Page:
Toilet Cistern Slow Filling - Advice Please?

DPinBucks

Distinguished Member
I wonder if anyone can help with this.

The picture is the cistern in our downstairs toilet. It's a design I've never seen anywhere else. The flush is via two vacuum buttons which work the red-topped pistons; for short and full flush. They have never worked well, and we may decide to replace the whole thing anyway, but the main current problem is that filling takes ages; more than an hour. The trickle of water is almost undetectable.

The inlet water pipe is obvious. Below it (ringed A) is what I think is a shut-off valve, but as the water flow is so slow it is difficult to be certain. It rotates a quarter turn between, I suppose, On and Off. It's in the On position now, I'm pretty sure. Just visible coming out of the bottom is a flexible pipe which emerges at B to attach to the float valve. Filll water from the valve comes down the plastic tube C.

The problem is, I have no idea why there almost no flow. I don't see how it can be the copper inlet pipe, as that also serves a wash basin, which is fine. So it could be the shut-off or the float valve. At first glance everything seems to be in good condition. There is a little scaling, but not much; it's fed with softened water.

Another problem is that it's hidden behind a false back to the toilet itself and is almost impossible to get at.

Ideas?
IMG_0321 a.jpg
 

MrFraggle

Distinguished Member
Perhaps a bit of dirt is blocking the flow and the only way to find out is to shut off the water and remove the part. But of course that is fraught with danger unless you are reasonably experienced in plumbing.
I swapped a sink tap over yesterday which I thought would be straightforward after looking at videos , took me 4 and a half hours.

Edit: What are B and C?
 

NeverEden

Distinguished Member
Hi

I'm not a plumber but like to find the root causes of DIY issues in my house. A few years ago I had a similar problem involving an in wall cistern with filling issues as well as continuously running so it made me want to figure out how the whole thing works and eventually replace it myself. Funnily enough, my local plumber asked me how I managed to sort it out as he was used to the traditional ball cock ones.
What I would do first is turn your mains water off and then remove the connection unit to/from (A). Then turn the mains back on. If you see it flowing quite freely out the copper piping then you can narrow it down to something up with the valve cistern unit. In which case they can be very easily dismantled and checked/washed for debris etc.
If you need to replace it, they are quite cheap, mine was £10 from B&Q.
 

DPinBucks

Distinguished Member
Perhaps a bit of dirt is blocking the flow and the only way to find out is to shut off the water and remove the part. But of course that is fraught with danger unless you are reasonably experienced in plumbing.
I swapped a sink tap over yesterday which I thought would be straightforward after looking at videos , took me 4 and a half hours.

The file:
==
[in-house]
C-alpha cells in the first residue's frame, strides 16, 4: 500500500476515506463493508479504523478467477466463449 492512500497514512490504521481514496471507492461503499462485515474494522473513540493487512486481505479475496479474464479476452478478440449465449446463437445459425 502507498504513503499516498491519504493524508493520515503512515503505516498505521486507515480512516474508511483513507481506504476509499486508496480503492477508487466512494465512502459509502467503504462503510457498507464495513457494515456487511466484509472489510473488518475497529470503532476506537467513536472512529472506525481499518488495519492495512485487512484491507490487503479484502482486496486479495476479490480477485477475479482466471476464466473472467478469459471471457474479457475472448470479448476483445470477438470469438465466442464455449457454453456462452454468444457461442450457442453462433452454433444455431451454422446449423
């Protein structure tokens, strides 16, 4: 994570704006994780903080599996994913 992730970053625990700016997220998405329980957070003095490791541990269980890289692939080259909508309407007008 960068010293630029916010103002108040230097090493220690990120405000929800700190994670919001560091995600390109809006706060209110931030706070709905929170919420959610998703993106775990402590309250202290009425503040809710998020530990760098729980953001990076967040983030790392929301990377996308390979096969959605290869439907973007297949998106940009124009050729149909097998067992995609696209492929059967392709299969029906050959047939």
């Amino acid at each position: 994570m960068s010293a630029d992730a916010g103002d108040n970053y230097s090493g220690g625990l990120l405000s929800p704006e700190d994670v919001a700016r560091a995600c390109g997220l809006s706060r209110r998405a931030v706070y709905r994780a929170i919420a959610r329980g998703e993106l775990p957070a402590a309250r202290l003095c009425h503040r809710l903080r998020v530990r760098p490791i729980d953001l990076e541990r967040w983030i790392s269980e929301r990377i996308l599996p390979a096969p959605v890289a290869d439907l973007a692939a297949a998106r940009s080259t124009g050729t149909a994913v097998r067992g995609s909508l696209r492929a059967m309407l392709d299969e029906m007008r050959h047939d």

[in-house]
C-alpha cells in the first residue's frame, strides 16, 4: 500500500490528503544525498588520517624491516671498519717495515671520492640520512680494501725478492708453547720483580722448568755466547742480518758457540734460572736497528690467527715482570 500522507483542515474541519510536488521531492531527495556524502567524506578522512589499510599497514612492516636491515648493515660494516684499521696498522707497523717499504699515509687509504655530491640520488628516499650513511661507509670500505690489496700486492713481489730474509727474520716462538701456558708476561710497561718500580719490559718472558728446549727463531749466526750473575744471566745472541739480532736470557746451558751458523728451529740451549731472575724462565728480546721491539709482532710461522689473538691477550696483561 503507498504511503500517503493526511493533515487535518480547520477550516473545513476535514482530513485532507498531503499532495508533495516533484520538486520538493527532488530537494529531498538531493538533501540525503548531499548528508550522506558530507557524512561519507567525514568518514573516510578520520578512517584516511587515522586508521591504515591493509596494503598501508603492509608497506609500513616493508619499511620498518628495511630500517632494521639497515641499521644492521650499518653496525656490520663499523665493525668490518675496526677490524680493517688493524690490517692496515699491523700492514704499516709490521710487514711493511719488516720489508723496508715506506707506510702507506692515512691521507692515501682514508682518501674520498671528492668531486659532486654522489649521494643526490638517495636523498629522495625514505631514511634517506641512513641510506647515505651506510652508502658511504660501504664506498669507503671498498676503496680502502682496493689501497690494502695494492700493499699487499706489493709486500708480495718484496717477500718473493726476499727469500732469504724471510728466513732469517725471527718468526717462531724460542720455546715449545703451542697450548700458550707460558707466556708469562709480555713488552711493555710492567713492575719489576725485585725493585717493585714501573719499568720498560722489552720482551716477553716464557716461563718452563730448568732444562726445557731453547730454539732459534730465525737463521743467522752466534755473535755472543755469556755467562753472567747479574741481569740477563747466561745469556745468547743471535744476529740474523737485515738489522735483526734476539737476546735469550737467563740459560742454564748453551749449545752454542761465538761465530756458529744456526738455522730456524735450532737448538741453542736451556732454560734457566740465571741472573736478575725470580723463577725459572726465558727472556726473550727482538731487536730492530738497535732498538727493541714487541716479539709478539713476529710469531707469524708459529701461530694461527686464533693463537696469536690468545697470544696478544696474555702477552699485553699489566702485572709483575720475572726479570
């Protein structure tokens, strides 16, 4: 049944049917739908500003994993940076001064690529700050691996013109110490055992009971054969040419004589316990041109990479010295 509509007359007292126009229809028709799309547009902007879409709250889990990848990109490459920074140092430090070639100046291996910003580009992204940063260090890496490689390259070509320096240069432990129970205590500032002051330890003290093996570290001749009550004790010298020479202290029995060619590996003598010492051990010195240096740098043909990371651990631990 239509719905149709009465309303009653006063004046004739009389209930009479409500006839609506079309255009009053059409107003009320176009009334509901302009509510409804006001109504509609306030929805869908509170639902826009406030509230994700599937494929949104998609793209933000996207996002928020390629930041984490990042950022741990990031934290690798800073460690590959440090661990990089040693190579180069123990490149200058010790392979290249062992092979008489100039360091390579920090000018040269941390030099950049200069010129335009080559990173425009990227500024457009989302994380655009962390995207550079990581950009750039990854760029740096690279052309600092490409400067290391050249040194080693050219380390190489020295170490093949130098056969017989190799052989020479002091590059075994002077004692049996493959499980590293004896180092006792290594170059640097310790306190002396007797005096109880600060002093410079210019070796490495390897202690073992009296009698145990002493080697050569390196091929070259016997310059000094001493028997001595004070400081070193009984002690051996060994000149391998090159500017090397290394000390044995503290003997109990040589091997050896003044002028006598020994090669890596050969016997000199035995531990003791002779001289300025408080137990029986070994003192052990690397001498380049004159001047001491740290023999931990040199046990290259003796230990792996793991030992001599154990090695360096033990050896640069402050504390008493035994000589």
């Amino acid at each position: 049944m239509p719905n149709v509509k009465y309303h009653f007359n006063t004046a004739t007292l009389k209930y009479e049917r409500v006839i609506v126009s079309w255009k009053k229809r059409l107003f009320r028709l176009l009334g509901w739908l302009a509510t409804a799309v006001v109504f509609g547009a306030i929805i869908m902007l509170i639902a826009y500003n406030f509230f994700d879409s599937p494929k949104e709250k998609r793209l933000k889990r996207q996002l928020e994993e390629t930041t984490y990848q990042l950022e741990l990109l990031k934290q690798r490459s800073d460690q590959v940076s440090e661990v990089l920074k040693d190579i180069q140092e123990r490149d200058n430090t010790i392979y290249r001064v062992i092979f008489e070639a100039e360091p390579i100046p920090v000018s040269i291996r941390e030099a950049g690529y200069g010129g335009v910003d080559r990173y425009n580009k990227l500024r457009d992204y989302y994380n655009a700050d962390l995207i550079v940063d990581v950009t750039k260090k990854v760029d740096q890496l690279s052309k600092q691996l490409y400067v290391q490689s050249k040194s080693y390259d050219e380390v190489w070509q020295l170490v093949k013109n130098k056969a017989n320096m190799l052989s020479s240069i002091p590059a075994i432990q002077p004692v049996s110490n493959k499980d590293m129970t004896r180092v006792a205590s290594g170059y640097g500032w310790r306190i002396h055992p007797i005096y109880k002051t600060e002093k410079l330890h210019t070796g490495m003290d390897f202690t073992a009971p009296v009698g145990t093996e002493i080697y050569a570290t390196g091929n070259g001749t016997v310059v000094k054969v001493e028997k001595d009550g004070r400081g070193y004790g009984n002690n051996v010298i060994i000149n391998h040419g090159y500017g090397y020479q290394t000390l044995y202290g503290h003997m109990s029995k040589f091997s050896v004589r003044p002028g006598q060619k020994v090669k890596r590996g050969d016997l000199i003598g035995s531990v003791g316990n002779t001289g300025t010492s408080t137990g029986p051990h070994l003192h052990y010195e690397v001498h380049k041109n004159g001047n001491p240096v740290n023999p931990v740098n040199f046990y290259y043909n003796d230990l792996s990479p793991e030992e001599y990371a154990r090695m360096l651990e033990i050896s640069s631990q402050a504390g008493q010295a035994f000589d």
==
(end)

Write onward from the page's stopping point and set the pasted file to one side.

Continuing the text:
Edit: What are B and C?
Thanks.

Yeah, tell me about it! :(

B is the end of a standard flexible 15mm pipe which goes across the bottom of the tank from the inlet valve A. You can just make it out underneath A. C is a soft plastic tube attached to the outlet of the float valve. Fill water runs down it into the tank until the valve shuts it off. It's so there's hardly any noise when the tank fills. It's a little bit grungy, but is certainly not blocked.
 

DPinBucks

Distinguished Member
@NeverEden: thanks.

In fact I'm pretty OK with plumbing, and have fitted toilets & cisterns several times. This one, though, was done professionally, and quite well in my opinion. I have no complaints about that.

The problem is that I can only get at it from the top without dismantling the whole false wall structure which hides it. The wall's only plywood, not tiled, but it won't come off without cutting it away. I'd have to do that if I decide to replace the whole cistern, which to be honest I may well end up doing.

The only two things I can think of to do while it's in situ is to check the mains pipe, as you suggest, and to take off the top of the float valve to see if anything's stuck.
 

Wahreo

Distinguished Member
Yes A looks like the quarter turn shut off valve and the most likely cause of the poor flow is within the float valve.

It needs dismantling. It looks like the arm needs removing and the large nut unscrewing.

The bit being the large plastic bit above the circle in the picture.

It could also be a strainer somewhere on the inlet to the float valve.
 

IronGiant

Moderator
Long shot, but you say there is a flexible pipe between valve A and the float valve, have you checked it for kinks?
 

Wahreo

Distinguished Member
I didn’t read that. The section where the flexible hose joins onto the inlet valve might be where the strainer is.
 

DPinBucks

Distinguished Member
Long shot, but you say there is a flexible pipe between valve A and the float valve, have you checked it for kinks?
Yes, I have, thanks. It's a standard 15mm compression flexible pipe, covered in braided metal, and they don't kink easily, but I did check it. If it is blocked, I can't remove it to check without, as I say, dismantling the whole toilet installation.
 

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